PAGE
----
WASHINGTON – Republican senators' angry criticism of U.N. Ambassador Susan Rice over her initial account of the deadly Sept. 11 attack in Libya smacks of sexism and racism, a dozen female members of the House said Friday.
In unusually personal terms, the Democratic women lashed out at Sens. John McCain and Lindsey Graham who earlier this week called Rice unqualified and untrustworthy and promised to scuttle her nomination if President Barack Obama nominates her to succeed Secretary of State Hillary Rodham Clinton.
"All of the things they have disliked about things that have gone on in the administration, they have never called a male unqualified, not bright, not trustworthy," said Rep. Marcia Fudge, D-Ohio, the next chairwoman of the Congressional Black Caucus. "There is a clear sexism and racism that goes with these comments being made by unfortunately Sen. McCain and others."
At a Capitol Hill news conference, the female lawmakers, the majority of them African American like Rice, suggested that the Republicans are bitter about Obama's re-election and taking it out on U.N. ambassador.
"To batter this woman because they don't feel they have the ability to batter President Obama is something we the women are not going to stand by and watch," said Rep. Gwen Moore, D-Wis. "Their feckless and reckless speculation is unworthy of their offices as senators."
For weeks, the criticism of Rice has focused on her comments about the Libya attack. The lawmakers' contention that the ambassador's race and sex are factors come just over a week after an election when women and minorities heavily favored Obama and Democrats.
The Democratic women directed particular ire against McCain, who said Rice was "not being very bright" in her comments. The women pointed out that Rice was a Rhodes scholar who graduated tops in her Stanford University class whereas McCain was in the bottom of his class at the U.S. Naval Academy.
McCain, who was attending the Halifax International Security Forum, was questioned about the lawmakers' criticism. "I think they are entitled to their opinions," he said.
A spokesman for Graham had no immediate reaction to the remarks.
In a separate appearance after a briefing on Libya, Sen. Dianne Feinstein, D-Calif., the chairwoman of the Senate Intelligence Committee, said the growing criticism of Rice "is almost as if the attempt is to assassinate her character."
McCain, Graham, R-S.C., and Sen. Kelly Ayotte, R-N.H., also have been pressing for a Watergate-style special congressional committee to investigate the Libyan raid. On Friday, Senate Majority Leader Harry Reid, D-Nev., rejected the idea, saying the ongoing investigations by House and Senate committees are sufficient and should be allowed to proceed.
"The elections are over; it is time to put an end to the partisan politicization of national security and begin working together to strengthen our efforts to dismantle and destroy the terrorist networks that threaten us," Reid wrote in a letter to McCain.
At issue are Rice's statements in a series of television interviews five days after the attack on the U.S. diplomatic mission in Benghazi, Libya, that killed Ambassador Chris Stevens and three other Americans. Republicans insist that she should have labeled the incident an act of terrorism rather than cite a protest over an anti-Muslim video that had roiled cities in the Middle East.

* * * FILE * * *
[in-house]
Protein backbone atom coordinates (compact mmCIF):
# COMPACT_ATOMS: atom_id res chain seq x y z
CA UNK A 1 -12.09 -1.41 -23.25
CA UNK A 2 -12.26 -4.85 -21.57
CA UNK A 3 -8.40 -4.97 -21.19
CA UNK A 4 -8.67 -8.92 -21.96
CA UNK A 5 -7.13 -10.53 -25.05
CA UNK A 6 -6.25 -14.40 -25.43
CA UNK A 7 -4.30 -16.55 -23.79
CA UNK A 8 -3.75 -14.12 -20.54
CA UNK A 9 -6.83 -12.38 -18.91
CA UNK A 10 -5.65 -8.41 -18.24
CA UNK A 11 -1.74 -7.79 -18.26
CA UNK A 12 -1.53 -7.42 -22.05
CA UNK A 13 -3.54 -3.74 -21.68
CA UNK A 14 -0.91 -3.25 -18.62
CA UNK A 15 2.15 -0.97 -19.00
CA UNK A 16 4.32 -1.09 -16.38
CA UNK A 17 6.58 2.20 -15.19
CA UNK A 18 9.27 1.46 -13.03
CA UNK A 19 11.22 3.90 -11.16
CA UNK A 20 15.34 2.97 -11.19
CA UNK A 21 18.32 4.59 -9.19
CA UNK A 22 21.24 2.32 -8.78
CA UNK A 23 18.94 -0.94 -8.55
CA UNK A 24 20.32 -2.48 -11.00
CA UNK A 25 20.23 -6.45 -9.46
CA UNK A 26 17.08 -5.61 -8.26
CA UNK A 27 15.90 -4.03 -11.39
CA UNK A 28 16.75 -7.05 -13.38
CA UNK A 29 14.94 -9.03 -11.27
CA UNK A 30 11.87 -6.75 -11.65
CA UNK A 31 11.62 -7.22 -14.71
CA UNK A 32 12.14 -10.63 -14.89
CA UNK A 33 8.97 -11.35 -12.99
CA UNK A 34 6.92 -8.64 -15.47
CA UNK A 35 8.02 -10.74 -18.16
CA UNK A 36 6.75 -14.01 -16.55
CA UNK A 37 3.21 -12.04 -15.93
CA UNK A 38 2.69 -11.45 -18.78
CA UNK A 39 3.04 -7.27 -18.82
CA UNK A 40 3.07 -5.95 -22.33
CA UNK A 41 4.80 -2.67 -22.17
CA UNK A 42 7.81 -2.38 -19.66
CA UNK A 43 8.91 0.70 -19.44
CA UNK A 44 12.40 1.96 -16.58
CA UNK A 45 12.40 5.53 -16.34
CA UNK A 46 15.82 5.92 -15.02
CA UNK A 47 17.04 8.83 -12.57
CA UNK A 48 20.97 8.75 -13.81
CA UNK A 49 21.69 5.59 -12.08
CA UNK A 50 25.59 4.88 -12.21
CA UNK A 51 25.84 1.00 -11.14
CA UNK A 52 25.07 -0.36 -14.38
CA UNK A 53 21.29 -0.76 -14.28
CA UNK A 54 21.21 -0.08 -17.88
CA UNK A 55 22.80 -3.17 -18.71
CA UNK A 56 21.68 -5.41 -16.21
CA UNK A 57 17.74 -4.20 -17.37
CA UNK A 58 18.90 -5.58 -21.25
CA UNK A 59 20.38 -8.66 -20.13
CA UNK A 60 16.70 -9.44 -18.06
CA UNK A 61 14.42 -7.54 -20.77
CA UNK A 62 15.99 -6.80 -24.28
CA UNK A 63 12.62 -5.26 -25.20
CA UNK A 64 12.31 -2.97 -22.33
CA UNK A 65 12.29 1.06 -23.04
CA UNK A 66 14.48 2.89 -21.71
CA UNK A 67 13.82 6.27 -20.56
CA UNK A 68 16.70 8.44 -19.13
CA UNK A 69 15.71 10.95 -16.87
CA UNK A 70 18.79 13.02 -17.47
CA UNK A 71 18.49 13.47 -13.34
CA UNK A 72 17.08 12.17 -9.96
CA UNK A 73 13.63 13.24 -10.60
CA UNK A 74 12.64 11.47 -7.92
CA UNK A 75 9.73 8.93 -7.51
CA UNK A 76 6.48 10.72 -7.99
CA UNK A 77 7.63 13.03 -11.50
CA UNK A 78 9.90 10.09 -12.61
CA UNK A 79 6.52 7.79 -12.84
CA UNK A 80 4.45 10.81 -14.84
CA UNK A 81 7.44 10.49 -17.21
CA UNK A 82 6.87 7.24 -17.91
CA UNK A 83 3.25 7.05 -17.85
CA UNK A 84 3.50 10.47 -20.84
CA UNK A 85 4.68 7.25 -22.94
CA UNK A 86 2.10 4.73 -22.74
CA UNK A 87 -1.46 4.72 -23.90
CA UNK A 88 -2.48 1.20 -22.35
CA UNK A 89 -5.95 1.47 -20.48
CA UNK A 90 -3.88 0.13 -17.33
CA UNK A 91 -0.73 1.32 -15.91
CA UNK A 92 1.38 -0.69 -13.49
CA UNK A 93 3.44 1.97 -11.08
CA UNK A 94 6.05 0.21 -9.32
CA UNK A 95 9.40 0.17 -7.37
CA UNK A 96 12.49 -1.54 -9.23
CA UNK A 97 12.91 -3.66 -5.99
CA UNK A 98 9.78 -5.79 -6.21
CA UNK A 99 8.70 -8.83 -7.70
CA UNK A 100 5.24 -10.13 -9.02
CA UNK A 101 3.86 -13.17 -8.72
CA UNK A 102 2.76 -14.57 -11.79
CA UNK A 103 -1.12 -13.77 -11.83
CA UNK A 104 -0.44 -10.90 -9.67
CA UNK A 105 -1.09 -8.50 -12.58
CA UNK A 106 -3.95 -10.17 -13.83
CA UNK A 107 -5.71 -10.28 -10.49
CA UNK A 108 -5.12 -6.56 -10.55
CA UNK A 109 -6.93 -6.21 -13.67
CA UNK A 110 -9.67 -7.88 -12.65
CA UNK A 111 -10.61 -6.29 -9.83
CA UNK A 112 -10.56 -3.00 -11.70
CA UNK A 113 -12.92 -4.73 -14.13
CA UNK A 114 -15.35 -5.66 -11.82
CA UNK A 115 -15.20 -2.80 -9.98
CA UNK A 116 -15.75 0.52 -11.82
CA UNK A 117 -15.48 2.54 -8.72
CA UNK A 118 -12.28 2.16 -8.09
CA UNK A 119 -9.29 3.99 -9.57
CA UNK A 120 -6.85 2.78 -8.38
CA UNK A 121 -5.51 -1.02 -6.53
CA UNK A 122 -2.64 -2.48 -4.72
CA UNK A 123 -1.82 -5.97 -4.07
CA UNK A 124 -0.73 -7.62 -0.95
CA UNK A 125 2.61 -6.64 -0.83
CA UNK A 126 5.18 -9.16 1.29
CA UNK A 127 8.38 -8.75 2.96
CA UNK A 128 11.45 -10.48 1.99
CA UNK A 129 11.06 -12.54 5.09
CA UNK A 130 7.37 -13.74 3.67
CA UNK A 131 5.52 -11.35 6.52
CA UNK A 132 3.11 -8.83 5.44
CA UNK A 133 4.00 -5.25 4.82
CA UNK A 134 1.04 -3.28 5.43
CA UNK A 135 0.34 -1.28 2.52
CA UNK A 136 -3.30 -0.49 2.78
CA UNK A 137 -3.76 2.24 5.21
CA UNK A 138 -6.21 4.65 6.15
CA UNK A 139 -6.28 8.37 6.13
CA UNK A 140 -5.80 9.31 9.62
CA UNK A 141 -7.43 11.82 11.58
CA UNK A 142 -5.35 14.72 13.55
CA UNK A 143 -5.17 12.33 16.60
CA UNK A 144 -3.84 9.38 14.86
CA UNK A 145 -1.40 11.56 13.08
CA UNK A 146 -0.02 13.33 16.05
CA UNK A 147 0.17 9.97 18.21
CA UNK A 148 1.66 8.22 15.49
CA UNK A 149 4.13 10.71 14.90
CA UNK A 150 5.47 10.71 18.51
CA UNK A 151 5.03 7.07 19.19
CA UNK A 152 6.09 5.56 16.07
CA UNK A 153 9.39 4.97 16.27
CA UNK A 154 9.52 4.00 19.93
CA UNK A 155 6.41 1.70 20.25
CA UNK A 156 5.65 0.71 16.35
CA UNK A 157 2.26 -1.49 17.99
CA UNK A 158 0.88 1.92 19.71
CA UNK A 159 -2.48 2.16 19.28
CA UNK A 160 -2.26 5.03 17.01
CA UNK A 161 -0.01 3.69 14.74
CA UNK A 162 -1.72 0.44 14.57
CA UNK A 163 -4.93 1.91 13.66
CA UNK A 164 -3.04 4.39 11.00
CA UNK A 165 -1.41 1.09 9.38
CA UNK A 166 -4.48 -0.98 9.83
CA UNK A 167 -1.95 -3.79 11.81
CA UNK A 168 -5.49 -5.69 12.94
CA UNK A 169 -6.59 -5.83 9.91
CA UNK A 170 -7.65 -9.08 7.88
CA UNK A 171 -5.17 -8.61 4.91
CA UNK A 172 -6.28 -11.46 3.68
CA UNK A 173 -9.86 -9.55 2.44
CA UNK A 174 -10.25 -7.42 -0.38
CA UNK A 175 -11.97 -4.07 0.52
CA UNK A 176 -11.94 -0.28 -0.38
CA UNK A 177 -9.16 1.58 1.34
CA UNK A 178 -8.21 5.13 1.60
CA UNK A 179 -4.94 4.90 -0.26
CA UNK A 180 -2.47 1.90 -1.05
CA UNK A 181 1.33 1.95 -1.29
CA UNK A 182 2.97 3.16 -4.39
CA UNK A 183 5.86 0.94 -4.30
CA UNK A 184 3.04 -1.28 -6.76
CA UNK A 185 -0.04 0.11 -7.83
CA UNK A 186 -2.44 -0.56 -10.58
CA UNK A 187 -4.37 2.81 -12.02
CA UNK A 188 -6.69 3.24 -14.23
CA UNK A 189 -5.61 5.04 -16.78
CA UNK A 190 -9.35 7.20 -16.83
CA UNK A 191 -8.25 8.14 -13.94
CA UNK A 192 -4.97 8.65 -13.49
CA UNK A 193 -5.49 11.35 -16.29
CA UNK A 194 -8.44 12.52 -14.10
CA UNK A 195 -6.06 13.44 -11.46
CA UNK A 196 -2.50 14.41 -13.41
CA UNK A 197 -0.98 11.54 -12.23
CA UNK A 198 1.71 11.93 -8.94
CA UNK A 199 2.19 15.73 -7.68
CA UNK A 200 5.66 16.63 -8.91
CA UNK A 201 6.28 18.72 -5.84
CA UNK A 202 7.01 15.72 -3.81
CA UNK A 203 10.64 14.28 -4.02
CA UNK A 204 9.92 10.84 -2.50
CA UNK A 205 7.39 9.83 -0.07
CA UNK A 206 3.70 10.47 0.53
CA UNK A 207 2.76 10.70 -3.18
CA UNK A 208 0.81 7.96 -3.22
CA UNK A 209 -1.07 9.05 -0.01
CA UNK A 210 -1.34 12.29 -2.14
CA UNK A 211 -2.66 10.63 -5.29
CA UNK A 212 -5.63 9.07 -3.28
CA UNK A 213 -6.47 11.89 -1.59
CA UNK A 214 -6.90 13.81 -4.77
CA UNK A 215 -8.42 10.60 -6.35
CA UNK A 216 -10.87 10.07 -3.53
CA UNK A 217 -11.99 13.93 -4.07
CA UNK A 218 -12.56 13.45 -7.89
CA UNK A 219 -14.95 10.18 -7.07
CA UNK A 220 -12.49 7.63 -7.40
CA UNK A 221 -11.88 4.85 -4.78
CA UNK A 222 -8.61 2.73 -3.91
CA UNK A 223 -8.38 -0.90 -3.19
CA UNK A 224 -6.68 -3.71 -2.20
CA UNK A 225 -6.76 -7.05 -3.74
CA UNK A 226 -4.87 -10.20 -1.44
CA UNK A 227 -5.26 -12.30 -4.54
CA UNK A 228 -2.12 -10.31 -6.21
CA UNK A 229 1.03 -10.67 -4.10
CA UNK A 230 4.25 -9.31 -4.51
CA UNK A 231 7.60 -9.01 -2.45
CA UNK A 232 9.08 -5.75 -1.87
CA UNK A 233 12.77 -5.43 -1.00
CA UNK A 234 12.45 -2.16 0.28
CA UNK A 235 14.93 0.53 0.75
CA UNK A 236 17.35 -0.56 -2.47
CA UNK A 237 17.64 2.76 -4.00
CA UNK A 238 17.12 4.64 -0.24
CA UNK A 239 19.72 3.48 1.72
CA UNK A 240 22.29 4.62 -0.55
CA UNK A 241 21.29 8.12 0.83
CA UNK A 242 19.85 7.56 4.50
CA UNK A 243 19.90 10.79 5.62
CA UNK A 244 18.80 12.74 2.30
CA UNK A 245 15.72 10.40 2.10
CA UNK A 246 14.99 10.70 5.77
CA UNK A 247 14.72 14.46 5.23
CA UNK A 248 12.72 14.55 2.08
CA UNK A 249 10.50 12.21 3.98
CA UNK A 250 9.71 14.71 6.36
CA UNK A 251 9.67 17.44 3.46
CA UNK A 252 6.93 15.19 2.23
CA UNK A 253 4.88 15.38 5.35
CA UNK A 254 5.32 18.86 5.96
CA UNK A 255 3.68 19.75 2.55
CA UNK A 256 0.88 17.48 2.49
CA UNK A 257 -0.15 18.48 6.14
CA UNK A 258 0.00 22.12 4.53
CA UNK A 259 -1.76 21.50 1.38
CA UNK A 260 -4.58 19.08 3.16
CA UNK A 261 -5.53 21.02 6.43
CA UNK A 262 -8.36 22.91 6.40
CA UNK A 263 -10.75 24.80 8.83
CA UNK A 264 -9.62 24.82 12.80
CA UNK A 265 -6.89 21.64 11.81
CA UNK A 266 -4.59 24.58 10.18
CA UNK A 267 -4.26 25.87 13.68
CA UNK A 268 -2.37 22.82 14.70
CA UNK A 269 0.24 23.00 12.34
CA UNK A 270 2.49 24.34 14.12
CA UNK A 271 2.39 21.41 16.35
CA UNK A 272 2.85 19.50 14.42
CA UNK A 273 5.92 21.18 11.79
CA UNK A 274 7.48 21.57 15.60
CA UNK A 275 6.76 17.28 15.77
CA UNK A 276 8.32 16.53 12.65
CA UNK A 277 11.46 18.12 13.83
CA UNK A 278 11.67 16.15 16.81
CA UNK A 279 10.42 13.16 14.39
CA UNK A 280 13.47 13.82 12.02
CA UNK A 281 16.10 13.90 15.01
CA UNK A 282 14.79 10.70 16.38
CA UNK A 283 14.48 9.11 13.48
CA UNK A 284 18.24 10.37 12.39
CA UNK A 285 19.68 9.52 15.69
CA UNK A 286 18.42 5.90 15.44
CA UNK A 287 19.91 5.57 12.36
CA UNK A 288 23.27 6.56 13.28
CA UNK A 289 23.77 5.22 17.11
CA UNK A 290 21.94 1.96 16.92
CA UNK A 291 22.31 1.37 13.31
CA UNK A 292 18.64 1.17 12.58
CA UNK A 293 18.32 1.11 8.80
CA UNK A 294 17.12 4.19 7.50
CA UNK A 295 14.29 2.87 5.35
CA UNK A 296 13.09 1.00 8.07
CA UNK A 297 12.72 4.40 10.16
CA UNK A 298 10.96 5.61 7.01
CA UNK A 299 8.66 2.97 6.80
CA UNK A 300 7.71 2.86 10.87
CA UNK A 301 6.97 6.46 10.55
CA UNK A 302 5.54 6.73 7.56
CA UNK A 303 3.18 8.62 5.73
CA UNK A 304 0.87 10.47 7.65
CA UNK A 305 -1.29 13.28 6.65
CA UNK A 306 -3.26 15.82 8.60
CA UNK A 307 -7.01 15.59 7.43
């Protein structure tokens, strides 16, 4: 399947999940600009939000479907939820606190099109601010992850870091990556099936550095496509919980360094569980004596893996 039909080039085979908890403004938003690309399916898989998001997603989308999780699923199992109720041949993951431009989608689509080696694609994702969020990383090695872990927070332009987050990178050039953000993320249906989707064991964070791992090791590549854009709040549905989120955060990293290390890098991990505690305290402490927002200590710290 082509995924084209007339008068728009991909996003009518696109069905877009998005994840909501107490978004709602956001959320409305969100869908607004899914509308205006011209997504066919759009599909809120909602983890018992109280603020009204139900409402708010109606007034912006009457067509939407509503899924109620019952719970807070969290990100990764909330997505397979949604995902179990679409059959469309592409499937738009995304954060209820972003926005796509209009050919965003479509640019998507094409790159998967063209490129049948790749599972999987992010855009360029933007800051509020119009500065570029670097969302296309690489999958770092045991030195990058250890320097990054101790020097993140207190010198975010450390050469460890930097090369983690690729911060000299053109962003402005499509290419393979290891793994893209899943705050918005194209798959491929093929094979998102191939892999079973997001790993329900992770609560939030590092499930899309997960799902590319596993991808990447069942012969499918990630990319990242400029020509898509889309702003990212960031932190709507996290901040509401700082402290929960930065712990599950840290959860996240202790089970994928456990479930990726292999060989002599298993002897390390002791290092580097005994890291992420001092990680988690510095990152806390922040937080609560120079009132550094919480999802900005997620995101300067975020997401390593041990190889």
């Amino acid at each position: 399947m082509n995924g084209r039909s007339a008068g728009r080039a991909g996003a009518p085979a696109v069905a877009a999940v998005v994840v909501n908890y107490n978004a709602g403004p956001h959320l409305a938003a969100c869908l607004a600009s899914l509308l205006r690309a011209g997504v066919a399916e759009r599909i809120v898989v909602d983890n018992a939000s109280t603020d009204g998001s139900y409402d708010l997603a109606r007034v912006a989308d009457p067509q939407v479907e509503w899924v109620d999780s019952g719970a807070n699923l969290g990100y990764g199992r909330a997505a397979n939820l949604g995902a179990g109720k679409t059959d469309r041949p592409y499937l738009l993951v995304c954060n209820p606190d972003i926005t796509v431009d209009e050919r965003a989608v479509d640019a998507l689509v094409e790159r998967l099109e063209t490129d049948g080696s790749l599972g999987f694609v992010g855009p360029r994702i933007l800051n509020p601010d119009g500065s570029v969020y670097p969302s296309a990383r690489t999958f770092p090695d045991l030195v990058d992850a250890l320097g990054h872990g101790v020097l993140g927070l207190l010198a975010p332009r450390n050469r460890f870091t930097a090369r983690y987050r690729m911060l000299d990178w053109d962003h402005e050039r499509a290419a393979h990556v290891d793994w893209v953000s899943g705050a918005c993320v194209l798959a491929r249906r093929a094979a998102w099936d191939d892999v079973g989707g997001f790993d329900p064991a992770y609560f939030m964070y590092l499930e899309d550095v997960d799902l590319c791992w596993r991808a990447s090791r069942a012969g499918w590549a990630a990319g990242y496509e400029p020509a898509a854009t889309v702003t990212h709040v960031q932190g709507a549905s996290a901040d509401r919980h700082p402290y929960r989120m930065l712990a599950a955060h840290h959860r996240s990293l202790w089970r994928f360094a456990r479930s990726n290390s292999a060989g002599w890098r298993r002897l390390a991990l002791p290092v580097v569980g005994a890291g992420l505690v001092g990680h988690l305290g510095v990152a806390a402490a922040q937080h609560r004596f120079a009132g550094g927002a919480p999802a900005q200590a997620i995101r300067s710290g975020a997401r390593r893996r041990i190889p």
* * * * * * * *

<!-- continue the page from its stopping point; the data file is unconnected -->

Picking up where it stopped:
Rice said at the time she was providing the "best information and the best assessment we have today."
"In fact this was not a preplanned, premeditated attack. That what happened initially was that it was a spontaneous reaction to what had just transpired in Cairo as a consequence of the video," she said. "People gathered outside the embassy, and then it grew very violent. Those with extremist ties joined the fray and came with heavy weapons, which unfortunately are quite common in post-revolutionary Libya, and that then spun out of control."
CIA acting director Mike Morell has told congressional committees this week that Rice was relying on an initial intelligence assessment that eventually proved incorrect. Former CIA Director David Petraeus told congressional committees Friday that Rice's comments "reflected the best intelligence at the time that could be released publicly," according to Rep. Adam Schiff, D-Calif., a lawmaker who attended the session.
The female House members argued that Rice would have no motivation to mislead the American people.
The Democratic women also contrasted McCain and Graham's criticism with their defense of former Secretary of State Condoleezza Rice, who had warned of weapons of mass destruction in pressing for war in Iraq that killed more than 4,400 Americans. No weapons of mass destruction were found.
"It's interesting to me that we're not discussing another Rice who went before all of the Sunday talk shows some years ago," said Rep. Jan Schakowsky, D-Ill.
The Democratic women demanded that McCain and Graham retract their criticism.
"It is a shame that anytime something goes wrong, they pick on women and minorities," Fudge said.
Said Del. Eleanor Holmes Norton, D-D.C.: "We will not allow a brilliant public servant's record to be mugged to cut off her consideration to be secretary of state."
Associated Press writer Rob Gillies in Halifax, Nova Scotia, contributed to this report.